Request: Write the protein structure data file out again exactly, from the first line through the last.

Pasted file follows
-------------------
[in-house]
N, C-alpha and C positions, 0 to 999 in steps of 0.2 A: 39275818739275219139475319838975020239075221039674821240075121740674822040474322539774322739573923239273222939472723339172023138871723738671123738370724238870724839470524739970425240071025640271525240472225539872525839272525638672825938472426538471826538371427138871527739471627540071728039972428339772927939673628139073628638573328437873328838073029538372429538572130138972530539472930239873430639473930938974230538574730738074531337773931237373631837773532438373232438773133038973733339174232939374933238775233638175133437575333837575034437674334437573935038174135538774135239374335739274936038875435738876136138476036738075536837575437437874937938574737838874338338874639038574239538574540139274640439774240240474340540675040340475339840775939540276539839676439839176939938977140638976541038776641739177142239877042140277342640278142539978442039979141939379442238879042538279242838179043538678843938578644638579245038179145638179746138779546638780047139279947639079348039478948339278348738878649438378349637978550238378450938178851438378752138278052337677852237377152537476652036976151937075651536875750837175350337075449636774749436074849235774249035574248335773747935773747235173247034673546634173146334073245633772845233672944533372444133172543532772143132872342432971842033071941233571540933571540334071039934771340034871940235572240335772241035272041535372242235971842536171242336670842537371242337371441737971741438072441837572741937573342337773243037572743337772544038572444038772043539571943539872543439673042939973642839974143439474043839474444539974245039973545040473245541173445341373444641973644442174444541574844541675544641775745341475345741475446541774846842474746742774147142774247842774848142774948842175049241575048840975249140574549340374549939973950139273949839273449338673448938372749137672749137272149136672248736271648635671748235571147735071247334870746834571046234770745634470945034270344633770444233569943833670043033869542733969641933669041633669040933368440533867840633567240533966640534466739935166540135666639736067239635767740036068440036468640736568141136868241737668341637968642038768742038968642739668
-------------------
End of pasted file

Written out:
[in-house]
N, C-alpha and C positions, 0 to 999 in steps of 0.2 A: 39275818739275219139475319838975020239075221039674821240075121740674822040474322539774322739573923239273222939472723339172023138871723738671123738370724238870724839470524739970425240071025640271525240472225539872525839272525638672825938472426538471826538371427138871527739471627540071728039972428339772927939673628139073628638573328437873328838073029538372429538572130138972530539472930239873430639473930938974230538574730738074531337773931237373631837773532438373232438773133038973733339174232939374933238775233638175133437575333837575034437674334437573935038174135538774135239374335739274936038875435738876136138476036738075536837575437437874937938574737838874338338874639038574239538574540139274640439774240240474340540675040340475339840775939540276539839676439839176939938977140638976541038776641739177142239877042140277342640278142539978442039979141939379442238879042538279242838179043538678843938578644638579245038179145638179746138779546638780047139279947639079348039478948339278348738878649438378349637978550238378450938178851438378752138278052337677852237377152537476652036976151937075651536875750837175350337075449636774749436074849235774249035574248335773747935773747235173247034673546634173146334073245633772845233672944533372444133172543532772143132872342432971842033071941233571540933571540334071039934771340034871940235572240335772241035272041535372242235971842536171242336670842537371242337371441737971741438072441837572741937573342337773243037572743337772544038572444038772043539571943539872543439673042939973642839974143439474043839474444539974245039973545040473245541173445341373444641973644442174444541574844541675544641775745341475345741475446541774846842474746742774147142774247842774848142774948842175049241575048840975249140574549340374549939973950139273949839273449338673448938372749137672749137272149136672248736271648635671748235571147735071247334870746834571046234770745634470945034270344633770444233569943833670043033869542733969641933669041633669040933368440533867840633567240533966640534466739935166540135666639736067239635767740036068440036468640736568141136868241737668341637968642038768742038968642739668